The design of iRig 2 closely matches IK Multimedia’s previous models, including the same lightweight durable plastic design, although a couple of nice touches have been added from prior iRig models, including a removable clip on the back and an included fastening strap that facilitates easy mounting on a music or microphone stand to keep the adapter out of the way. A new input gain dial and FX/THRU switch have been added to the side, and the headphone jack now sits on the same end of the guitar input, with the other end sporting a 1/4” jack for connecting to an external amp.
As with IK Multimedia’s original iRig and iRig HD, the iRig 2 is designed to work with the company’s own AmpliTube app, although obviously the headphone-jack-connected device can be used with just about any audio effects or audio processing app, such as Apple’s Garageband. In its standard mode, input is passed from the connected guitar into the attached iOS device, processed by the appropriate app, and then sent back out through the amp output. The new FX/THRU switch, however, allows the user to instead choose to pass the signal directly through the iRig 2 to the connected amp, providing for a clean analog output while still allowing the connected iPad, iPhone, or iPod touch to be used for non-effects processing applications such as recording or tuning.
iRig 2 performs generally about the same as the original iRig in terms of sound quality, which is not surprising as unlike the more sophisticated digital iRig HD, the iRig 2 contains no specific electronics — it’s essentially a patch cable to provide a way to connect your guitar to your iPad or other iOS device, which then does the necessary heavy lifting for you in terms of cleaning up and processing your signal. That said, the gain control on this latest model provides much more flexibility for adjusting the signal prior to sending it into your iOS device, which in practice gives the iOS apps such as AmpliTube a better and cleaner signal to work with. When we pulled out our original iRig for comparison, it was apparent that the adjustability of the iRig 2 made it more versatile for a wider variety of setups and performance applications — we found it a lot easier to avoid clipping when playing on a vintage Strat, for example.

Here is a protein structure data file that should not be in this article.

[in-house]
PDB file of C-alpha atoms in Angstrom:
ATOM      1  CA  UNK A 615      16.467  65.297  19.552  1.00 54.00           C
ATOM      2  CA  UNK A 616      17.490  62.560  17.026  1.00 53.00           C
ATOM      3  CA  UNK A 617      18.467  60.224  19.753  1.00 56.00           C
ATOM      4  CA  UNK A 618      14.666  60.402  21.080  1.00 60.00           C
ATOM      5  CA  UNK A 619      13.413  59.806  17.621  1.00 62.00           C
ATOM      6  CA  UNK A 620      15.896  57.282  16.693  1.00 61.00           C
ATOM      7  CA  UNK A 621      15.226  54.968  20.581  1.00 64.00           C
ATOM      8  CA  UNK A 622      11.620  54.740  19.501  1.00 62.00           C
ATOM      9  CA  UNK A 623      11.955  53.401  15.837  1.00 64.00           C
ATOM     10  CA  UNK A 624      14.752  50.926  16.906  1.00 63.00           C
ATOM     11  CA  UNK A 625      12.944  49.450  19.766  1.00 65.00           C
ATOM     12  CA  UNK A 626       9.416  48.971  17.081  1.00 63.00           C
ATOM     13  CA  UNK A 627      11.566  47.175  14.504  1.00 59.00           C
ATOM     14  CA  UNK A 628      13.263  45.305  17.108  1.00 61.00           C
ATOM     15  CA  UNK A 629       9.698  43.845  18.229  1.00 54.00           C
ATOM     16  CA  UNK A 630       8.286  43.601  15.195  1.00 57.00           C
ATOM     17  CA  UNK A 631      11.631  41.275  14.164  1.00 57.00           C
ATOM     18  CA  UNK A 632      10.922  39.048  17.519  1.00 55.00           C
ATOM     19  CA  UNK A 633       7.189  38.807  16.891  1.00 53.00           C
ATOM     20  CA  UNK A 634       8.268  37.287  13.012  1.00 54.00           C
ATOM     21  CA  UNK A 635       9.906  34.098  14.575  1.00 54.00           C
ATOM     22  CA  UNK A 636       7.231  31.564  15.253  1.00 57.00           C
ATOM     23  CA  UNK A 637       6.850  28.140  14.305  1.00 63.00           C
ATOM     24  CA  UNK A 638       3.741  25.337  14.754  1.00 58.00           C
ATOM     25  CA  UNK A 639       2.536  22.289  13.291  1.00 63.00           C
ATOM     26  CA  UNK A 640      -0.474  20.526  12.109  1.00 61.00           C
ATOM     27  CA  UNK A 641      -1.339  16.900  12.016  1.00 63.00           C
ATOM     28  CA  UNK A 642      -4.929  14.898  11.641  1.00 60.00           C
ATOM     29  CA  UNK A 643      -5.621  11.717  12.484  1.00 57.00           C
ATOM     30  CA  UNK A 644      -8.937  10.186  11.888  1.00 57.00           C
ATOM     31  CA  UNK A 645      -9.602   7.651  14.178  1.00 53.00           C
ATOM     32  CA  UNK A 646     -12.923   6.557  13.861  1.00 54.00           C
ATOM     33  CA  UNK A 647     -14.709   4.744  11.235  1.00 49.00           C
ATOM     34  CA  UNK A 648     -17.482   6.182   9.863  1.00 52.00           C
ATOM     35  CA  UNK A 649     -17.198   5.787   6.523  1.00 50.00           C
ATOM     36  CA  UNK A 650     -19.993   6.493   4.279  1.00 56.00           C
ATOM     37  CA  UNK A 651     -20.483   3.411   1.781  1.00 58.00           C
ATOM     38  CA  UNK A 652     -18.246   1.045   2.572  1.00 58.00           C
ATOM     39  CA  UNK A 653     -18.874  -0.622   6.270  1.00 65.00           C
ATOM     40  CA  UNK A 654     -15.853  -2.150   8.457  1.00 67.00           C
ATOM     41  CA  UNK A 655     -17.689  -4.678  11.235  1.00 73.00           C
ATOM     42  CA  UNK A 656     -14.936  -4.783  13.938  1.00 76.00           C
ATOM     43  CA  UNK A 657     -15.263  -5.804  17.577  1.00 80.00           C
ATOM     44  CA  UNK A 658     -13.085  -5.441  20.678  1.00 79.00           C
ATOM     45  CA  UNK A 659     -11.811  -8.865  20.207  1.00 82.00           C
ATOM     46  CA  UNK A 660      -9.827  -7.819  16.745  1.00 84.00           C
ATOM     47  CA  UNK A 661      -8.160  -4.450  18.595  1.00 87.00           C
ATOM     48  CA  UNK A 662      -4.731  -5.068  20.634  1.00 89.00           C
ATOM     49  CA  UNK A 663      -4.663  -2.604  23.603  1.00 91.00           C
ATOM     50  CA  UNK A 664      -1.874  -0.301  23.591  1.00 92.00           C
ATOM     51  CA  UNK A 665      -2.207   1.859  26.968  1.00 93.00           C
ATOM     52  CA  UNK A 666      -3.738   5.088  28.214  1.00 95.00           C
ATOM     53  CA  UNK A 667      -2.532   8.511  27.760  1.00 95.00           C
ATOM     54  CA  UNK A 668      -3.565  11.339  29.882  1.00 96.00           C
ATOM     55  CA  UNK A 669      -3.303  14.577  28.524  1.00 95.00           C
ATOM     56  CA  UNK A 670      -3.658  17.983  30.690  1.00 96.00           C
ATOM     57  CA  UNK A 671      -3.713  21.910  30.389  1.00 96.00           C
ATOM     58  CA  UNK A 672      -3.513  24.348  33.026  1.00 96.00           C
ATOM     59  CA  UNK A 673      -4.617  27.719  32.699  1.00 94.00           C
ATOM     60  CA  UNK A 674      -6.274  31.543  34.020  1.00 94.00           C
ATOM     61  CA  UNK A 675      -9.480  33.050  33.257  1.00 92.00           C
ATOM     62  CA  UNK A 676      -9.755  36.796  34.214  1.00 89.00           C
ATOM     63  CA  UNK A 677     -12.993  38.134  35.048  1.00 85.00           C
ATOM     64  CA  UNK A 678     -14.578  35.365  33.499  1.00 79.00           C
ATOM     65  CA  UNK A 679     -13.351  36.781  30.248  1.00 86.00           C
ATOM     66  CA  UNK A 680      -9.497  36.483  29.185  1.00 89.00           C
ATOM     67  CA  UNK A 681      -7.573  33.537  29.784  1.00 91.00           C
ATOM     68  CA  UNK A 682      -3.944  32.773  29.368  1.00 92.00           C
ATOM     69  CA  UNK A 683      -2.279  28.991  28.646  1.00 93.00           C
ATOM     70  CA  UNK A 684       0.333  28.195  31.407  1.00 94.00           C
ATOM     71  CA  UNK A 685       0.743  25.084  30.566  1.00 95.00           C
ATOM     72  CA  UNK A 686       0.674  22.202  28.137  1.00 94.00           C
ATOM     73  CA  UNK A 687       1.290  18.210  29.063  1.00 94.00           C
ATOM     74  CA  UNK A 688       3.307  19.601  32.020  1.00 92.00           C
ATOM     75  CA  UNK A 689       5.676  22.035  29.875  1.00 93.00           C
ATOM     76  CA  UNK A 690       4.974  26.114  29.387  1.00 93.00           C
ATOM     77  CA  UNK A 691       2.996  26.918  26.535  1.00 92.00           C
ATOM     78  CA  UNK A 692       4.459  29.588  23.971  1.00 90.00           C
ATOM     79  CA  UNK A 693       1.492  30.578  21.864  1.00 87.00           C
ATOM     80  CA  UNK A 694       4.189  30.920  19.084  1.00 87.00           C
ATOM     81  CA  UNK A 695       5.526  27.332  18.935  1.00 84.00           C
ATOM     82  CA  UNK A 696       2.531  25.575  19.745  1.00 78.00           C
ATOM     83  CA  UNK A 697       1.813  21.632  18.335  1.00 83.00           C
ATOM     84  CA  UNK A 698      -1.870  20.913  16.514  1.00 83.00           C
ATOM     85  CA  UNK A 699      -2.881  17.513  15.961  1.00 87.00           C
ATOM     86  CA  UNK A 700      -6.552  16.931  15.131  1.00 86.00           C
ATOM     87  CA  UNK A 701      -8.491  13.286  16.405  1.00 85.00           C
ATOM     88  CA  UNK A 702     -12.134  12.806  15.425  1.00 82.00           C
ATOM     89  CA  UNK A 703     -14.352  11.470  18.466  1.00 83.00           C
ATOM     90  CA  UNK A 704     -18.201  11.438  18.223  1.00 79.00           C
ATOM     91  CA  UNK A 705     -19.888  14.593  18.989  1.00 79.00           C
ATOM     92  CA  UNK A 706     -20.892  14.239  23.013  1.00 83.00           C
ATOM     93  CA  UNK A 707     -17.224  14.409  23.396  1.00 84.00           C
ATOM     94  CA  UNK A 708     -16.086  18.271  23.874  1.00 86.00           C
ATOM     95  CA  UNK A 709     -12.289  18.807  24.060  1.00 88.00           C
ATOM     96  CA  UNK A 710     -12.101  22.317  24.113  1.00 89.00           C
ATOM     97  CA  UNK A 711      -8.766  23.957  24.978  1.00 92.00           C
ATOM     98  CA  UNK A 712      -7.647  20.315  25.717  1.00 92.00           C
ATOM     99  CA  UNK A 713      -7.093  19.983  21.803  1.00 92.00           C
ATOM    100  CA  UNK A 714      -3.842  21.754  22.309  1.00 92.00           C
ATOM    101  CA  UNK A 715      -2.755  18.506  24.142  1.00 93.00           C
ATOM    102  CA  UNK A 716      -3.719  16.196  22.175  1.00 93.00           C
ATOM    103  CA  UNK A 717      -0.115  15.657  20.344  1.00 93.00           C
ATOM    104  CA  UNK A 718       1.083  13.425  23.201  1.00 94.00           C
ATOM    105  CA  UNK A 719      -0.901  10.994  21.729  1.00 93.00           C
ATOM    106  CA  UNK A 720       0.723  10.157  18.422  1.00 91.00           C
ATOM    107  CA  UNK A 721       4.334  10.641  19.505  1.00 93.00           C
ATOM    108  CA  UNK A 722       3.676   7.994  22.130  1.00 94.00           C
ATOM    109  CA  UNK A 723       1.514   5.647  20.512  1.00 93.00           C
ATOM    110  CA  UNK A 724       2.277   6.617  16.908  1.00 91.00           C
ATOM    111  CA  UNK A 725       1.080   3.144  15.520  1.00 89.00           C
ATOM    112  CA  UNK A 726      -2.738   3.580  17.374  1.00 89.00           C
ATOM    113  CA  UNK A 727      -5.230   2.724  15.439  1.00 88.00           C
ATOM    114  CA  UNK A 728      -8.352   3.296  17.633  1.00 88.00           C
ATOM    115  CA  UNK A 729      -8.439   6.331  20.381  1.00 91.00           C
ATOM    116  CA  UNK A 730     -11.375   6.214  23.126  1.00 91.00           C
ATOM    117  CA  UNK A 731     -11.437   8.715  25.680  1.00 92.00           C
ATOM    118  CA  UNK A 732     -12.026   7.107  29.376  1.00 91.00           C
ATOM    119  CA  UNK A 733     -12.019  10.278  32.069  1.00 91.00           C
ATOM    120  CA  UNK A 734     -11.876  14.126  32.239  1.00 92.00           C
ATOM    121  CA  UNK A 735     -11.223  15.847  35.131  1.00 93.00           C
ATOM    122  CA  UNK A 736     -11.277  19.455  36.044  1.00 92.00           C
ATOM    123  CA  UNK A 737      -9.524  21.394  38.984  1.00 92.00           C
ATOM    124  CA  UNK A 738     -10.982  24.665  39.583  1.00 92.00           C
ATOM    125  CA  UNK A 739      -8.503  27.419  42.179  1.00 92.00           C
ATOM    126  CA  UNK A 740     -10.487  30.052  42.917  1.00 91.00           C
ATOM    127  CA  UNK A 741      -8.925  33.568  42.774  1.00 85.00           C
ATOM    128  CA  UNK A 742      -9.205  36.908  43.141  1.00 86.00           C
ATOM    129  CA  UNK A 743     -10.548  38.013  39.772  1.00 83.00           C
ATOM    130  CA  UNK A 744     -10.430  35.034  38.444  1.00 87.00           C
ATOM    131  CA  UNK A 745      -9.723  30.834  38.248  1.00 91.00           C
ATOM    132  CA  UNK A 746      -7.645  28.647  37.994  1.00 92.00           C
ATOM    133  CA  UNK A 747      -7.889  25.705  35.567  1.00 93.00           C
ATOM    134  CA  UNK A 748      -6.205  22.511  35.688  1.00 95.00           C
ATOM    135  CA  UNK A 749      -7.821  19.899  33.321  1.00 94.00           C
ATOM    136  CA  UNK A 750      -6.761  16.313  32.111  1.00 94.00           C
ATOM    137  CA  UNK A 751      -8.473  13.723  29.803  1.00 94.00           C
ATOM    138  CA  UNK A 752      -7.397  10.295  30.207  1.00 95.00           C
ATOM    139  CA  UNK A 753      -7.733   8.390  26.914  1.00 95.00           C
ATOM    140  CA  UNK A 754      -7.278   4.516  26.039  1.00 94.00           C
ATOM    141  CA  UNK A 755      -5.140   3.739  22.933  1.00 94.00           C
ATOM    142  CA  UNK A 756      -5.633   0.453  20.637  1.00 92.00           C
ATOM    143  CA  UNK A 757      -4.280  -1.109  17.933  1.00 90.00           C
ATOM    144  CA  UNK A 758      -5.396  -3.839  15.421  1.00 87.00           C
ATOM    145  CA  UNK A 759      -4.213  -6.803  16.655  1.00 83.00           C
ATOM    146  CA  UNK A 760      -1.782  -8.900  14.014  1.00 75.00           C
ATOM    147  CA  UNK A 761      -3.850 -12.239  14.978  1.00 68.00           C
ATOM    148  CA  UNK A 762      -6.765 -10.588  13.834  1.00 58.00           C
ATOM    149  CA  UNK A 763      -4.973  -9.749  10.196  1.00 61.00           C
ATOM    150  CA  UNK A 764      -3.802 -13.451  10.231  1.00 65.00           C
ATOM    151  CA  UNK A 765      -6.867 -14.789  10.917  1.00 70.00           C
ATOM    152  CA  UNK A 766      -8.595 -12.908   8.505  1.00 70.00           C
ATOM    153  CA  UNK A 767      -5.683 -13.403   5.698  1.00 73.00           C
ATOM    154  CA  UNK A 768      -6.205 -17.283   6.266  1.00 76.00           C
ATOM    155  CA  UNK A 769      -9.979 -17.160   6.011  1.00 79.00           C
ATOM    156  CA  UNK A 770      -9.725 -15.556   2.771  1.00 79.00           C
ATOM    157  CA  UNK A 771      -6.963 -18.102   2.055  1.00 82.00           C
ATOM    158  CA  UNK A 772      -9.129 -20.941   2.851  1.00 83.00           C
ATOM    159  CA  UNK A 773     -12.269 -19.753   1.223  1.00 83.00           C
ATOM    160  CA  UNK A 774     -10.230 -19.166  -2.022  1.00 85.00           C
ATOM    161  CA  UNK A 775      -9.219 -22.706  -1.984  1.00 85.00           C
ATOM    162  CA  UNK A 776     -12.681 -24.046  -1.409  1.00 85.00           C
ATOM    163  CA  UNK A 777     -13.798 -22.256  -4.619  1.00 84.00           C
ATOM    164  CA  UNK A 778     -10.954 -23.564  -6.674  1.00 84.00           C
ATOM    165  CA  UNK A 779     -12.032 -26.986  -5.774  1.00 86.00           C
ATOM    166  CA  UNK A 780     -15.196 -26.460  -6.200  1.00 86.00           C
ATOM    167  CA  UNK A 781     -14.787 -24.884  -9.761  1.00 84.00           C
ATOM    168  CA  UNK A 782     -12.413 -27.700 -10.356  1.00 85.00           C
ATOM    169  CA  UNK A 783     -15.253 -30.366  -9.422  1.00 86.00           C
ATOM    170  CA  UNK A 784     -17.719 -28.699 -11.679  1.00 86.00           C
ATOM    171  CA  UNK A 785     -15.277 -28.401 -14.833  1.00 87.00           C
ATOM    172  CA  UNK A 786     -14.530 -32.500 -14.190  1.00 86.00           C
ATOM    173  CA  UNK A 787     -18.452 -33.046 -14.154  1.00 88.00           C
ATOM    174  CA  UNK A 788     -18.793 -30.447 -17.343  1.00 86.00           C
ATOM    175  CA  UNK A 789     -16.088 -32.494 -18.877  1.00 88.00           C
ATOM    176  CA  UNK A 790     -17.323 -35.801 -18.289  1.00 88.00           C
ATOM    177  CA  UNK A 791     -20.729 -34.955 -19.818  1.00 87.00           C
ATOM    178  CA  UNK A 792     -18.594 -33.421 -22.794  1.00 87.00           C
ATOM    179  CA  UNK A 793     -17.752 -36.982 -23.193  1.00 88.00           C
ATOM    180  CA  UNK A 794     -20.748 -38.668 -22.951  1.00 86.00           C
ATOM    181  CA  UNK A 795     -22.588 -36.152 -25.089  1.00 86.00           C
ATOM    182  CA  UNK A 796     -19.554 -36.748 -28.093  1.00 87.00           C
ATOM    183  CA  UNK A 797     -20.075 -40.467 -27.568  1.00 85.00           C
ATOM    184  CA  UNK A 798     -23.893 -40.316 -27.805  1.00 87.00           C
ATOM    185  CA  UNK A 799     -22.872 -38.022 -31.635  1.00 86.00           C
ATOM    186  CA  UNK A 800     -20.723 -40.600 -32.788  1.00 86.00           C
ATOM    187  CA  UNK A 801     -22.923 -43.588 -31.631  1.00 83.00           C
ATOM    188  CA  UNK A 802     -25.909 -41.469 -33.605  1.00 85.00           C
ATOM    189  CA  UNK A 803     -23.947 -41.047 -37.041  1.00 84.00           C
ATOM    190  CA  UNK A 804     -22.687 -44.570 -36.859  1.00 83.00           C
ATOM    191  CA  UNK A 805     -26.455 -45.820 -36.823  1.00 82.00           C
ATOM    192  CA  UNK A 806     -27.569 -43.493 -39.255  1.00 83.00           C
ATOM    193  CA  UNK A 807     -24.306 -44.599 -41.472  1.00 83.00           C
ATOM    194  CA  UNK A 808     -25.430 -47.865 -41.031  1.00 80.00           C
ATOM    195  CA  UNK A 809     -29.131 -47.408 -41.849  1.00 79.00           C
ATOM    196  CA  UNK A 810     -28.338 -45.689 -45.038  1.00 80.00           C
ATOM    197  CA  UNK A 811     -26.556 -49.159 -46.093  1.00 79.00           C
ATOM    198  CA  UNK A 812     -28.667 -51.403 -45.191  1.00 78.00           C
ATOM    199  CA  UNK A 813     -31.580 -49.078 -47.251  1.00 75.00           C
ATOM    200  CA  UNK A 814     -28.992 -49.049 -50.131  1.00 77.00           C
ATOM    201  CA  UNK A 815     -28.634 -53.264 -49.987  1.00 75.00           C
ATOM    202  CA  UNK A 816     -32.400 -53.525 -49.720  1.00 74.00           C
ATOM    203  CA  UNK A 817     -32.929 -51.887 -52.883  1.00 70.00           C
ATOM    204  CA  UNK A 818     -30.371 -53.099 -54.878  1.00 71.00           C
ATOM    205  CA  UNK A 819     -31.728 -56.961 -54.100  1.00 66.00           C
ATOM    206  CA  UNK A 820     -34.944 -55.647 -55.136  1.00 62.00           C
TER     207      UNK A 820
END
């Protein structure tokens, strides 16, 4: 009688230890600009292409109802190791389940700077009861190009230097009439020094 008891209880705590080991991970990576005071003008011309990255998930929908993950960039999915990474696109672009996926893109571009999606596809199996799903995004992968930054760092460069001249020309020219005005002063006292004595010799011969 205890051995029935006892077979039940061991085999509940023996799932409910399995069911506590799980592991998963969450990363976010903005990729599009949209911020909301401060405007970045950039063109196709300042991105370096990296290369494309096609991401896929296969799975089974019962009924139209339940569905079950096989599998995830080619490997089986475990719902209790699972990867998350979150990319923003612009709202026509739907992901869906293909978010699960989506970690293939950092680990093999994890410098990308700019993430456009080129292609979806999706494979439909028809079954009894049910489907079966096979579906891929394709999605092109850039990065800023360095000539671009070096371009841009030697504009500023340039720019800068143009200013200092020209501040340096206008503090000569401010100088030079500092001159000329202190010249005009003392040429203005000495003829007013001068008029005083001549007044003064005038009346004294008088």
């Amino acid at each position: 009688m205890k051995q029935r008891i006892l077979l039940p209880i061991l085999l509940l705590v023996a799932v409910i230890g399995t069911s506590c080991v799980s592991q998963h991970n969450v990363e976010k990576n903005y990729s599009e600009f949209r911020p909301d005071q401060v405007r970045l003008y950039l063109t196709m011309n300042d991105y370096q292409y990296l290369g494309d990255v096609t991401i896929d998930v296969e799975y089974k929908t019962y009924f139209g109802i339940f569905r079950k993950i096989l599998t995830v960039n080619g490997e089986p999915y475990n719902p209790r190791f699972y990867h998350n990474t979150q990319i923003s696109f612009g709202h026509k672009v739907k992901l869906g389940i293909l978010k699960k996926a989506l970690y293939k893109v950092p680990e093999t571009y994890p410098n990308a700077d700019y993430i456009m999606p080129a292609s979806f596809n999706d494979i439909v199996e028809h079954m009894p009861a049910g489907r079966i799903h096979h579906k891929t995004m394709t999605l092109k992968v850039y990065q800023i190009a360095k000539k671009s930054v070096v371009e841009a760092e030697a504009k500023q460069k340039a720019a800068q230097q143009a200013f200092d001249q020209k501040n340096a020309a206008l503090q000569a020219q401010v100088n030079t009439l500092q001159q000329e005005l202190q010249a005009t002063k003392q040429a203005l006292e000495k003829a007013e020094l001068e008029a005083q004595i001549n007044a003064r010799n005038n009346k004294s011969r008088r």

The iRig 2 is a worthy successor to the company’s original iRig, with usable tweaks that improve it all around at the same reasonable and attractive price point as the original. That said, while the price tag will be appealing for those that just want to noodle around, anybody who is serious about doing performance on their iOS device would still do better to look to the company’s iRig HD, a professional-grade guitar interface with a built-in digital-to-analog converter. However, iRig 2 fills an important spot for many amateurs and students who may not be serious enough musicians (yet) to justify the price premium of the HD version, making the iRig 2 definitely worthy of our strong general recommendation.